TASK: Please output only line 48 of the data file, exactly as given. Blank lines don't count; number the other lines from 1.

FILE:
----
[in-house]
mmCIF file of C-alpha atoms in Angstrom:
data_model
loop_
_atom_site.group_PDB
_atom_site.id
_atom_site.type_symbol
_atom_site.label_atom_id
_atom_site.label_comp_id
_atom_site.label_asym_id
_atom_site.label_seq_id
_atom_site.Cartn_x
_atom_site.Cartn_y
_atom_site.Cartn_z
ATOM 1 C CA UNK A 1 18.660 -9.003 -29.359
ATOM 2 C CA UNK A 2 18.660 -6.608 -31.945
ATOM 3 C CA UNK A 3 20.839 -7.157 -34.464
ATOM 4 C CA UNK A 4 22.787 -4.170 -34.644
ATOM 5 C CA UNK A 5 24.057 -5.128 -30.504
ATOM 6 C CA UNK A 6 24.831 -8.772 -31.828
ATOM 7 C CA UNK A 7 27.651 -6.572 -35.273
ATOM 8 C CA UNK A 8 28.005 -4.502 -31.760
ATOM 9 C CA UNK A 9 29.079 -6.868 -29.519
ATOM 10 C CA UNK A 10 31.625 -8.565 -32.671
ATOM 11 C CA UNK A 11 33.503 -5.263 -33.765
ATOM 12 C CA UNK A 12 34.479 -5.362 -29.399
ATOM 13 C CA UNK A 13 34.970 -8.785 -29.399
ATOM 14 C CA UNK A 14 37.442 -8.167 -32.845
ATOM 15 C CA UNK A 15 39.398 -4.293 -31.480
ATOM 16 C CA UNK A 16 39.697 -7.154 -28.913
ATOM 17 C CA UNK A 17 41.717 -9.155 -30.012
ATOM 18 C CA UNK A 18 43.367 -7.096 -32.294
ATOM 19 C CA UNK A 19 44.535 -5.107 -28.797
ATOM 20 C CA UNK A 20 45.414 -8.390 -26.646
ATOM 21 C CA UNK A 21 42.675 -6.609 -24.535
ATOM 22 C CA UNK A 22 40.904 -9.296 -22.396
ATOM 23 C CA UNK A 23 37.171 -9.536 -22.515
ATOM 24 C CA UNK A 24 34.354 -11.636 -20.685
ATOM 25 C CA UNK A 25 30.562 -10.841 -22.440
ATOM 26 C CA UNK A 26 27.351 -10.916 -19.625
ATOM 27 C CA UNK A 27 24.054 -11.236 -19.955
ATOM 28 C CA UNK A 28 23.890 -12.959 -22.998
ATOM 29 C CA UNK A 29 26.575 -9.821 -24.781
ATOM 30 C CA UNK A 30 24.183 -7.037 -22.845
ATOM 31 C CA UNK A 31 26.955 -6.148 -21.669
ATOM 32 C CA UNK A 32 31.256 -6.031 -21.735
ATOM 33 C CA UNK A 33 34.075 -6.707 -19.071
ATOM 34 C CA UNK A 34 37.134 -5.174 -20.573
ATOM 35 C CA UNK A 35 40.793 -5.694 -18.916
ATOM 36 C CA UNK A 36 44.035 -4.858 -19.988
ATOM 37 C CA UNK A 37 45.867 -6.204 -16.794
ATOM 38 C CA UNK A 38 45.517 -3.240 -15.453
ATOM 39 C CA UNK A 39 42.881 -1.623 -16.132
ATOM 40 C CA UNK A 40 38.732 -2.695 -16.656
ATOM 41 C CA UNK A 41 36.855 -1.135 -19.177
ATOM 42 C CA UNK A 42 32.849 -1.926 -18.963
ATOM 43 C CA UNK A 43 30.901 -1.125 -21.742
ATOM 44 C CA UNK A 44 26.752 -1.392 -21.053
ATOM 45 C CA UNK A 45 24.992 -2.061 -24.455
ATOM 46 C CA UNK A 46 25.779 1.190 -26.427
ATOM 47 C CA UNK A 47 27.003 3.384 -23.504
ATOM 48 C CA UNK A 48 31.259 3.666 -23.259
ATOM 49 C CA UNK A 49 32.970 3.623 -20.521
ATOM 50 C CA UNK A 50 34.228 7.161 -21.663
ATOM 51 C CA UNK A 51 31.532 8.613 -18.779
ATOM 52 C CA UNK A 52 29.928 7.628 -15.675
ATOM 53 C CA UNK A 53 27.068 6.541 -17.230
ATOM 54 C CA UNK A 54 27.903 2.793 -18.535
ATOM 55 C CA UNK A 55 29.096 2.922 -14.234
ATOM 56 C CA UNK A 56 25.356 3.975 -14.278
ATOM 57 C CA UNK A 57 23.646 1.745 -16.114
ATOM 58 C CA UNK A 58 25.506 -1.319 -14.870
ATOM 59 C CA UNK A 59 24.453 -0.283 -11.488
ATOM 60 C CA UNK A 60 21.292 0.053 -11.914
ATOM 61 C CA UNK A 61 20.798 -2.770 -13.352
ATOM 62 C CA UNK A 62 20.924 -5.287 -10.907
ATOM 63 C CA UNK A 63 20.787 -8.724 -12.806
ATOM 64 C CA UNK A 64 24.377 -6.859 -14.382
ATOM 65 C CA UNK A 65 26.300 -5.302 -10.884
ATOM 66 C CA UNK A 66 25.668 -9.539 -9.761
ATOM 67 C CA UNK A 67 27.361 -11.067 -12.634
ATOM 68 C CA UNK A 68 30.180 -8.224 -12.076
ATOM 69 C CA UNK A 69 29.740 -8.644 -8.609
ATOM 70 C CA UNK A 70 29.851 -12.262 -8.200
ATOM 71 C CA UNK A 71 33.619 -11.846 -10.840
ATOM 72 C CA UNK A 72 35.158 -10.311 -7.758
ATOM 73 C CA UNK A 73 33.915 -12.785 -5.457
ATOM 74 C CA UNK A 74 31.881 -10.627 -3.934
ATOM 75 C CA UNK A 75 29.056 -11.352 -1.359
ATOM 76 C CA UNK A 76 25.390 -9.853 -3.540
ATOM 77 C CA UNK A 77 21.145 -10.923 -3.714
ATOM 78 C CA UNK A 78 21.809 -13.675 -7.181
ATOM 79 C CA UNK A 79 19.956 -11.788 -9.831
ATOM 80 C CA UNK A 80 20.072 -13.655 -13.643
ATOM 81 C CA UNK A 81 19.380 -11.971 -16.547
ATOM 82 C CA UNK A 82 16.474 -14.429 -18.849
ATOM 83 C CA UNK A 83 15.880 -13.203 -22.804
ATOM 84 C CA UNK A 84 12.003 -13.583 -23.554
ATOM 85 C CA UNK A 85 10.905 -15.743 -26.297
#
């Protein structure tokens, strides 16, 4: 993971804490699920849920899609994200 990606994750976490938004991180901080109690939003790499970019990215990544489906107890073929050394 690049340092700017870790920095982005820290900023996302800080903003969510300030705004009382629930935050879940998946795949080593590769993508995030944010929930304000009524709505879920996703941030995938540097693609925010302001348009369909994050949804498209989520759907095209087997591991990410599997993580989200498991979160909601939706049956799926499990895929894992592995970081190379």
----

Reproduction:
ATOM 34 C CA UNK A 34 37.134 -5.174 -20.573